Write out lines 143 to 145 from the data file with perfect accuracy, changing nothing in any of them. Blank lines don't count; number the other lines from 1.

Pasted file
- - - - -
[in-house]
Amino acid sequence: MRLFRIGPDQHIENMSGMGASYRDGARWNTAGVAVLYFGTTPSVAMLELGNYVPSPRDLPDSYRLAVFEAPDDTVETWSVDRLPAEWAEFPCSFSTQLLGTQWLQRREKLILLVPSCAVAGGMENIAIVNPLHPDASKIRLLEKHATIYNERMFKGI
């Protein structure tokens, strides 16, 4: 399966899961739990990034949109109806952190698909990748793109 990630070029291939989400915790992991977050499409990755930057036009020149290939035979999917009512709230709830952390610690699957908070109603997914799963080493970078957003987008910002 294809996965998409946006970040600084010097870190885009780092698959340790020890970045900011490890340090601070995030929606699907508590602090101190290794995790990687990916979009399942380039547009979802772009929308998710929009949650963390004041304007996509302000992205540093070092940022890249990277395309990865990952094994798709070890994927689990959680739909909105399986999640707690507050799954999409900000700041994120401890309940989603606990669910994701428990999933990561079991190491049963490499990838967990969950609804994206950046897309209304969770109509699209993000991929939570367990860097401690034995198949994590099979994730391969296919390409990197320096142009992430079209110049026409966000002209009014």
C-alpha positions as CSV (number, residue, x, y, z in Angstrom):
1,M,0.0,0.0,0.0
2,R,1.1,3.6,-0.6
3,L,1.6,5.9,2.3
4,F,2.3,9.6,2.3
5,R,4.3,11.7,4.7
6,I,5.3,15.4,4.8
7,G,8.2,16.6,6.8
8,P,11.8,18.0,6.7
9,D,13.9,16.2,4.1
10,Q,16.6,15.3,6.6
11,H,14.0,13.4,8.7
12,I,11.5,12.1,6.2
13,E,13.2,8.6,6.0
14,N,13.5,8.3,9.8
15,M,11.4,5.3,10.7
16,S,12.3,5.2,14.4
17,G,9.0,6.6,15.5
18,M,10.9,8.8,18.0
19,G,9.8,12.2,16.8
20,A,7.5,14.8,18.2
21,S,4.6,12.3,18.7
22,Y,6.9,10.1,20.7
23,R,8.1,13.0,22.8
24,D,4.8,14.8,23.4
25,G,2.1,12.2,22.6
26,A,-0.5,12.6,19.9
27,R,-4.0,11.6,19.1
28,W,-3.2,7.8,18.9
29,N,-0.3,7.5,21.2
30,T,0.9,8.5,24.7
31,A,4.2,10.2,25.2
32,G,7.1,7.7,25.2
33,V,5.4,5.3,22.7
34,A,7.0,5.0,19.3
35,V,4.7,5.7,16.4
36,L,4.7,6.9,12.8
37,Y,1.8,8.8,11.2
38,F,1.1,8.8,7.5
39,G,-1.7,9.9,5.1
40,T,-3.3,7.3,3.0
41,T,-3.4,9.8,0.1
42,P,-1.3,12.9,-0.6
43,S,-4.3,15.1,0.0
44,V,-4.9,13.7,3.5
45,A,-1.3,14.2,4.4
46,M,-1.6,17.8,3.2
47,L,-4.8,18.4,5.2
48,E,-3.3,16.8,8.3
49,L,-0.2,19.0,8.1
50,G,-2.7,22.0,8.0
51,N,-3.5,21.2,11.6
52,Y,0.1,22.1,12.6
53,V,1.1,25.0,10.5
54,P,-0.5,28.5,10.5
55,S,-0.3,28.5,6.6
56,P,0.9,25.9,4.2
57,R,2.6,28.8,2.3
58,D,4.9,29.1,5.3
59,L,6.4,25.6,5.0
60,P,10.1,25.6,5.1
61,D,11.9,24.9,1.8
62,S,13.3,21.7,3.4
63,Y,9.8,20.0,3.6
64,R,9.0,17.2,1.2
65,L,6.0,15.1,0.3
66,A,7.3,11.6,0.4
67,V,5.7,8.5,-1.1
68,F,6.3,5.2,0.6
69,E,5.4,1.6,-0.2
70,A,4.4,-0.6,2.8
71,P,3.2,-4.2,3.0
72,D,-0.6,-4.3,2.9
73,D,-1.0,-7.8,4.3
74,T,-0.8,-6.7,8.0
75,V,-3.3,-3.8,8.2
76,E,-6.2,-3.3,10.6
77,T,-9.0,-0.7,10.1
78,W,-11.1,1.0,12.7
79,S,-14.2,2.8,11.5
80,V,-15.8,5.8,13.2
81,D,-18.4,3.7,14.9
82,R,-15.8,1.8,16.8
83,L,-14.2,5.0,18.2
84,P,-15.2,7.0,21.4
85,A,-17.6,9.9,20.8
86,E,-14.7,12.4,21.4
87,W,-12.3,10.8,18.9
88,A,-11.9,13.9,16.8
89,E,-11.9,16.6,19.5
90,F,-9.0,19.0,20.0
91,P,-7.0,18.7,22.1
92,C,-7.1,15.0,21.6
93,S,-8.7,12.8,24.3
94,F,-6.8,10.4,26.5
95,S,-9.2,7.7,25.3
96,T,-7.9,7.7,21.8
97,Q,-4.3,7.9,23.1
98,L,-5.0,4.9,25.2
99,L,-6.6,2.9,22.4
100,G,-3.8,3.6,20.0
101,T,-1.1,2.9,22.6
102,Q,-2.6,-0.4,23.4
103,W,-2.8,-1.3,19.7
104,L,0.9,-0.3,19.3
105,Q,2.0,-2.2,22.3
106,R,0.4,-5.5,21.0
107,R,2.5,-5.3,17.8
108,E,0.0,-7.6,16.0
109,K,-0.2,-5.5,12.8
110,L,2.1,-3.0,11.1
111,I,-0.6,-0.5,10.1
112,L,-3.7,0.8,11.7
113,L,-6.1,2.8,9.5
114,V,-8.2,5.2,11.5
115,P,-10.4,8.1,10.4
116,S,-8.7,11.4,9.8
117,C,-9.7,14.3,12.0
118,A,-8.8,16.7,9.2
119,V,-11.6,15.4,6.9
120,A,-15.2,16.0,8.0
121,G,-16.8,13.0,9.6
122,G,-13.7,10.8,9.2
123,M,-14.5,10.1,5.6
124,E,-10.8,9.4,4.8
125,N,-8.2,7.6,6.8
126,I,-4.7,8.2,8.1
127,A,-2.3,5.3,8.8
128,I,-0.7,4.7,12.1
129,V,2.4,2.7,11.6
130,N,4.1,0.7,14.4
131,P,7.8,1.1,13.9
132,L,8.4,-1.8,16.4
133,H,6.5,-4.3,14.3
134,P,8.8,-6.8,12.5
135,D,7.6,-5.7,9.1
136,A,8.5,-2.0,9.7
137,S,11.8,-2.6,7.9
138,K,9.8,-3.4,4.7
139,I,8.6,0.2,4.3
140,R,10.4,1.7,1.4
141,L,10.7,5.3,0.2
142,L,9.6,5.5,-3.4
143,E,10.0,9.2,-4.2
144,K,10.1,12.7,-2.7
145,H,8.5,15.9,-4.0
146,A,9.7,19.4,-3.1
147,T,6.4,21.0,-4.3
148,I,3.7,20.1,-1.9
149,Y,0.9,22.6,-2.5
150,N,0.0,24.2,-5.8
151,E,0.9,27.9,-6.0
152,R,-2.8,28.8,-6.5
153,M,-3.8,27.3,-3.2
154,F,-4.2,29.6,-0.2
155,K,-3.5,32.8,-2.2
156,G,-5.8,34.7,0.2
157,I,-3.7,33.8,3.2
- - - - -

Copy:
139,I,8.6,0.2,4.3
140,R,10.4,1.7,1.4
141,L,10.7,5.3,0.2